Cassidy Turley represented Kierland Village Center, LLC, an affiliate of A&C Properties (Joe Cattaneo, principal,) in the purchase of the Village at Surprise, a ±115,613 SF neighborhood shopping center on the NWC of Litchfield and Bell roads in Surprise.Ryan Schubert and Michael Hackett with Cassidy Turley’s Arizona office represented the buyers in the $6M ($220.55 PSF) purchase of ±27,205 SF, the portion of the center that excludes the Kohl’s anchor space (±88,408 SF). The sellers, PWDAF Bell and Litchfield, LLC, were represented by CBRE.Built in 2004, Village at Surprise is located on ±3.3-acres. In addition to the anchor Kohl’s store (not included in the sale) the Village at Surprise tenants include national retailers Sears Home Appliance, Edible Arrangements, H&R Block, Payless Shoesource, Sports Clips, UPS Store and New York Pizza Department. The retail center was 95% occupied at the time of sale.In another transaction, Cassidy Turley completed the sale of ±39 net acres on the NWC of Higley Rd. and Loop 202/Santan Freeway, a full diamond interchange and the primary entrance for the master planned community of Morrison Ranch.Higley & 202, LLC (Gabel Investments, Inc.) purchased the land for $6.38M from Moat Limited Partnership. The transaction, from listing to closing, was completed in 45 days. Brent Moser, Mike Sutton and Brooks Griffith with Cassidy Turley’s Land Group represented the buyer. Kent Hanson, with Cassidy Turley’s Industrial Group, consulted on the transaction.The property has RU-43 county zoning and the Town of Gilbert’s General Plan shows Business Park. Surrounding amenities include Santan Village Mall, Agritopia and the Phoenix-Mesa Gateway Airport. Gabel Investments plans to hold the property for investment purposes.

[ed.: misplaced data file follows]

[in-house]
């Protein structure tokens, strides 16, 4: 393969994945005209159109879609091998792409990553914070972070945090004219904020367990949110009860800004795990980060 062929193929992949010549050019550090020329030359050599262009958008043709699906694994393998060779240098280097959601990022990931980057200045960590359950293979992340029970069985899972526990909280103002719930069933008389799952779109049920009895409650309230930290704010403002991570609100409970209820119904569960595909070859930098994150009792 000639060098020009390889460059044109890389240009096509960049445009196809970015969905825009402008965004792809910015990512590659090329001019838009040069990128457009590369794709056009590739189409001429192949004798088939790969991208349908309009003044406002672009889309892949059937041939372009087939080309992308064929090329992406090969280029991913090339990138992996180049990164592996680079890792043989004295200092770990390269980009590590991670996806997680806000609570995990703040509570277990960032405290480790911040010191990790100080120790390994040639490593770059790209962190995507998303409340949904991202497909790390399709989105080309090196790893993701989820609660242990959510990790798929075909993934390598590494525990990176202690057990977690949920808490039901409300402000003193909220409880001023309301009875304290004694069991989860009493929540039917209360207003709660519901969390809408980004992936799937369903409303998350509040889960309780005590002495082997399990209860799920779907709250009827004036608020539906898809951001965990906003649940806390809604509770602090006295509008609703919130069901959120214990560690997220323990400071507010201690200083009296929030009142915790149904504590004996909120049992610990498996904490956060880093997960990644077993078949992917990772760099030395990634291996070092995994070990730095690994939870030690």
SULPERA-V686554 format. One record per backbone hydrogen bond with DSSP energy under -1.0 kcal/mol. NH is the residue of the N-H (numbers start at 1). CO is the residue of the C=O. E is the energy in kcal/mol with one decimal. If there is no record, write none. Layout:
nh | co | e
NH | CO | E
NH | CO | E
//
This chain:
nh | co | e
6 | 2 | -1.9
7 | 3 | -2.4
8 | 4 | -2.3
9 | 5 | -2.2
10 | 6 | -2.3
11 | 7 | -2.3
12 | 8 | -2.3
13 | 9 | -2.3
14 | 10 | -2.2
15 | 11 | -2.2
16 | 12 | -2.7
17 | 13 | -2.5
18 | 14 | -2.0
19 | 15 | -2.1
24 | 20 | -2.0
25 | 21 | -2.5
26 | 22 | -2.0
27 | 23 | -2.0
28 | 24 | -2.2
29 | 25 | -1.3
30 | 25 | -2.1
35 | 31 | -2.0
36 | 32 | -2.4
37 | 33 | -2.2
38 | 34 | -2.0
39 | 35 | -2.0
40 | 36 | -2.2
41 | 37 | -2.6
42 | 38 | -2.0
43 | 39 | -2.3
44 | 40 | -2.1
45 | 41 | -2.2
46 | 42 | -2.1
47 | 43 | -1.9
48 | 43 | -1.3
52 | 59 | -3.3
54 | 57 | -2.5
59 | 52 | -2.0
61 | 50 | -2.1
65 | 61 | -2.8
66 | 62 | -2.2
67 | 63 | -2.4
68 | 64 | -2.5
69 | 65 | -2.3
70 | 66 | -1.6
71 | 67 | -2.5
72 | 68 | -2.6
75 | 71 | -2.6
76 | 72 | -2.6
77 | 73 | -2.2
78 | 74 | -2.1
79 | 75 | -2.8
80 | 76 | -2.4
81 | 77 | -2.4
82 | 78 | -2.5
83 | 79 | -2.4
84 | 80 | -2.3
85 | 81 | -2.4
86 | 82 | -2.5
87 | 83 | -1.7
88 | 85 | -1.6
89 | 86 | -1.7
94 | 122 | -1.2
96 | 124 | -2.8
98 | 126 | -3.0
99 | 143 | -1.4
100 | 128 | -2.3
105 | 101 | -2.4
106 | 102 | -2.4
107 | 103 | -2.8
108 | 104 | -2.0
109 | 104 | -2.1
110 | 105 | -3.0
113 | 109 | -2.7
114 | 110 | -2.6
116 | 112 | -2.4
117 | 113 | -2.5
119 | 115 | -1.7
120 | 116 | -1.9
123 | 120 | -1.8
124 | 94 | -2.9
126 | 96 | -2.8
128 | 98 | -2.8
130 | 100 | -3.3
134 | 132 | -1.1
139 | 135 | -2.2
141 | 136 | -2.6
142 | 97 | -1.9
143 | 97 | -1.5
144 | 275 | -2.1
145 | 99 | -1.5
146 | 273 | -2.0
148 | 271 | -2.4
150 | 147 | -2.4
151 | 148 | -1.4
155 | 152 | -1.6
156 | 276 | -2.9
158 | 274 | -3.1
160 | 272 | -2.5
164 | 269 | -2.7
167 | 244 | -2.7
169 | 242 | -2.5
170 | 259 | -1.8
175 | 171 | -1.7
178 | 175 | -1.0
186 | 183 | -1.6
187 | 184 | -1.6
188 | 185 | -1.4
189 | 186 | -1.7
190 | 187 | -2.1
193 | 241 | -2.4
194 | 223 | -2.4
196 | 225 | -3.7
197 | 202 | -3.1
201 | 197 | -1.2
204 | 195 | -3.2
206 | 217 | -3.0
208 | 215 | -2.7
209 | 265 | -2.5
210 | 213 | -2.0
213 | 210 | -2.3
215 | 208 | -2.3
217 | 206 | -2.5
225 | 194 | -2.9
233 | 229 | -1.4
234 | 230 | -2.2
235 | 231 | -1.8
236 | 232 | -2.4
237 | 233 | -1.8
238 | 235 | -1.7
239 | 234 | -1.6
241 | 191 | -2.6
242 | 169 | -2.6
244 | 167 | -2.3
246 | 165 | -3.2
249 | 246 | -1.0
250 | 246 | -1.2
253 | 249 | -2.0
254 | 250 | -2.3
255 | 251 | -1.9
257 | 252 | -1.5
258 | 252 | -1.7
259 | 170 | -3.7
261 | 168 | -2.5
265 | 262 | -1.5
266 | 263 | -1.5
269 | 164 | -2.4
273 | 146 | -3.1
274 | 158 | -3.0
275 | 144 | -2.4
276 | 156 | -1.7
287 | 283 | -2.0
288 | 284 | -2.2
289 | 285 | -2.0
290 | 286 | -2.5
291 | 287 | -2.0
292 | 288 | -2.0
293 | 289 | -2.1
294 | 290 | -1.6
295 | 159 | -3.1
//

LinkedIn Share on Facebook Share on Twitter For businesses using social media, posts with high engagement have the greatest impact on customer spending, according to new research from the University at Buffalo School of Management.Published in the Journal of Marketing, the study assessed social media posts for sentiment (positive, neutral or negative), popularity (engagement) and customers’ likelihood to use social media, and found the popularity of a social media post had the greatest effect on purchases.“A neutral or even negative social media post with high engagement will impact sales more than a positive post that draws no likes, comments or shares,” says study co-author Ram Bezawada, PhD, associate professor of marketing in the UB School of Management. “This is true even among customers who say their purchase decisions are not swayed by what they read on social media.” Share Pinterest Email The researchers studied data from a large specialty retailer with multiple locations in the northeast United States. They combined data about customer participation on the company’s social media page with in-store purchases before and after the retailer’s social media engagement efforts. They also conducted a survey to determine customers’ attitudes toward technology and social media.The study also found that businesses’ social posts significantly strengthen the effect of traditional television and email marketing efforts. When social media is combined with TV marketing, customer spending increased by 1.03 percent and cross buying by 0.84 percent. When combined with email marketing, customer spending increased by 2.02 percent and cross buying by 1.22 percent. Cross buying refers to when a customer purchases additional products or services from the same firm.“The clear message here is that social media marketing matters, and managers should embrace it to build relationships with customers,” says Bezawada. “Developing a community with a dedicated fan base can lead to a definitive impact on revenues and profits.”Bezawada collaborated on the project with Ashish Kumar, assistant professor of marketing at Aalto University; Rishika Rishika, clinical assistant professor of marketing at the University of South Carolina; Ramkumar Janakiraman, associate professor of marketing at the University of South Carolina; and P.K. Kannan, the Ralph J. Tyser Professor of Marketing Science at the University of Maryland.